Using learner profiles in online training

One way of thinking about different types of learner and how to design your online training materials to meet their diverse needs is by creating learner profiles that identify a range of key characteristics of people who are likely to attend your course. This kind of activity is often referred to as generating personas, meaning you are creating descriptions of the sorts of people you expect to be training.

You start by thinking about the kinds of learners who usually attend your training sessions, drawing on the monitoring information you collect, the feedback they give and the training evaluations you undertake. Then you imagine a kind of composite or typical person who is like many of these learners. For example, if you were a trainer trying to improve Fakhri’s online safeguarding course and thought that she was typical of many other participants, you might base a persona on her:

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Further resources

This version of the personas form focuses on online learning and on the topic of the training, but you can adapt the issues you consider in each box to suit your purposes. You could add or replace boxes for anything else you think is important to consider such as demographic characteristics, political views or attitudes to the topic, or previous educational experience. View some other versions [Tip: hold Ctrl and click a link to open it in a new tab. (Hide tip)] of this form.

Once you have created one persona you repeat the exercise once or twice for a different kind of learner who perhaps less frequently attends your training but is typical of another group of people you would expect your training to reach. You can also create a persona for an unusual type of learner, perhaps someone your training does not currently reach but who you would really like to include, or just a type of person who does attend but is always in a minority.

Once you have generated these personas, you use them to think about the characteristics you have identified and consider how they could influence the design of your training.

You might think about some of the following:

  • What barriers to their learning are they likely to encounter and how can you reduce these barriers?
  • What topics or activities in the planned course are they likely to find most engaging?
  • What online tools are likely to be most accessible and appropriate?
  • How can you ensure that the course reflects social and cultural diversity?

Activity: Applying to your context

Timing: Allow about 20 minutes

Creating your own learner profiles

Fill in the personas form for some training you are involved with designing, thinking about the most typical or common kind of participant that you train.

You may find these further questions helpful in filling in the form:

  • Why are they taking part in this training programme?
    • Is it voluntary or compulsory?
    • As part of a professional or volunteer role?
    • Do they have a particular interest in the topic?
  • How good is their internet access?
    • Can they always get online with a good connection?
    • Do they use a phone or a computer?
  • What previous experience of online training do they have?
    • How comfortable are they working online?
    • Have their previous experiences been mostly good or bad?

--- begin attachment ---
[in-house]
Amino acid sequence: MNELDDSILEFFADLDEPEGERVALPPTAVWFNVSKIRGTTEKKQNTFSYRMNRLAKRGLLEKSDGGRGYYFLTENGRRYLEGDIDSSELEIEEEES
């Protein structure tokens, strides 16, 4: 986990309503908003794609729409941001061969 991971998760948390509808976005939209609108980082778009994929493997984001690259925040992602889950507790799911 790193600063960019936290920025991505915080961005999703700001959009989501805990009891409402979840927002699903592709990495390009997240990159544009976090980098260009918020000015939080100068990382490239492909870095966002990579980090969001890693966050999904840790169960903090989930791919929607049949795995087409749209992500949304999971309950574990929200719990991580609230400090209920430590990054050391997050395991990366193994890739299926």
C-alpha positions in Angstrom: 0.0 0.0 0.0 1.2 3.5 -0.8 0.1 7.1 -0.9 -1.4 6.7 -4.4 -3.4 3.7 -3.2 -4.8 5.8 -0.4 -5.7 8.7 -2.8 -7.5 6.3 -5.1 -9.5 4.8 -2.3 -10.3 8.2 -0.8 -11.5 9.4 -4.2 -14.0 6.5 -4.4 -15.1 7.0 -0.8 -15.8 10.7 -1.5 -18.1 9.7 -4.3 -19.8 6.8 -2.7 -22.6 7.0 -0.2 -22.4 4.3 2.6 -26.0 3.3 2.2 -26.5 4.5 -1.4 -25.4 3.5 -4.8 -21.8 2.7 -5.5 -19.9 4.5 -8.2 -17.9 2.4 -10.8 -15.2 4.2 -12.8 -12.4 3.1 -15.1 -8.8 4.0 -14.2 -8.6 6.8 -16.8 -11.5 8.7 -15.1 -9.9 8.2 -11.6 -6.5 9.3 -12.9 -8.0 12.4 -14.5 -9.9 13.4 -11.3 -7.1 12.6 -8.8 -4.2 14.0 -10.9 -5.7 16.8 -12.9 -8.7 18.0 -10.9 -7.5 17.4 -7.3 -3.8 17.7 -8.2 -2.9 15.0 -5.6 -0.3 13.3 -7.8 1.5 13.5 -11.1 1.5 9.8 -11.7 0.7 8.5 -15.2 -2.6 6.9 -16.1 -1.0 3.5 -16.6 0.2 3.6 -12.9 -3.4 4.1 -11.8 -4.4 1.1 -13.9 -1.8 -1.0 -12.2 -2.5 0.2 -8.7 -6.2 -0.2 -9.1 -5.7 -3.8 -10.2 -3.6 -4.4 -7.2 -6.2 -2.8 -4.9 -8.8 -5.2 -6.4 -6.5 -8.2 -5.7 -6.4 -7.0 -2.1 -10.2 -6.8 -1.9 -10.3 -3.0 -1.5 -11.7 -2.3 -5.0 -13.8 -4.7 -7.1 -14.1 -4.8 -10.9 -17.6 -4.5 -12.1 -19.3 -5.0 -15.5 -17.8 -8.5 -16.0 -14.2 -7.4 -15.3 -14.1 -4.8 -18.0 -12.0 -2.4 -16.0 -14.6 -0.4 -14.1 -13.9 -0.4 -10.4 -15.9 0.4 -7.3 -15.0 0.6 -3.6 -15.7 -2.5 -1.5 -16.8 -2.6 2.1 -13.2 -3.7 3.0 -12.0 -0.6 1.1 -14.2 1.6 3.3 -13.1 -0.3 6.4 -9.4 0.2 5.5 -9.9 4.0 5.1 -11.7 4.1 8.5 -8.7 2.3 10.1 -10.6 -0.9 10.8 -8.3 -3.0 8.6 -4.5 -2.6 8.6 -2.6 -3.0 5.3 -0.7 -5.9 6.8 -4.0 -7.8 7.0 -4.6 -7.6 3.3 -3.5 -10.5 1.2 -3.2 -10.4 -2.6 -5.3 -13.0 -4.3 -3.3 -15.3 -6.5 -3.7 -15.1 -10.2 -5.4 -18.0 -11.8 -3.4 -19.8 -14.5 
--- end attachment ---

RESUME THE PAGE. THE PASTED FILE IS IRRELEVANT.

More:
• What previous experience of training in this topic area do they have?
    • Have they attended a similar workshop in the past?
    • If so, how long ago?
  • Are there any other details to be considered?
    • Are there topics that are likely to be particularly difficult for this person?
    • Will they need additional resources, such as a screen reader or transcripts?

Complete the interactive form below.

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Then consider the following questions and make a few notes in the text boxes below them for your chosen persona. As an example, you can click on ‘Save and reveal discussion’ to see possible responses relating to the ‘Fakhri’ persona.

By signing in and enrolling on this course you can view and complete all activities within the course, track your progress in My OpenLearn Create. and when you have completed a course, you can download and print a free Statement of Participation - which you can use to demonstrate your learning.

If you have time, you could create one or two different profiles for other possible types of participants and compare them. You could consider questions such as:

  • Are there any differences between their needs and preferences?
  • Are they starting from a similar enough understanding and experience of the topic so that your course will be useful to them all?
  • Does it look as if the same online technology will work for all the groups?
  • Might it be useful to offer different versions of your training for different groups?

You may also want to share your profile(s) with colleagues and jointly consider how you might design your training to meet the needs of this and other specific learners. You might encourage your colleagues to create one too, then comment on each other’s profiles.

Now choose your next section.

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End-of-course survey

If you have finished exploring the different sections of this course, please do the end-of-course survey before you leave the course.

This survey gives you the opportunity to tell us about your experience of studying Take your training online and what you plan to do with your learning.

The survey should take no more than 5 minutes to complete.

Reducing barriers to online learning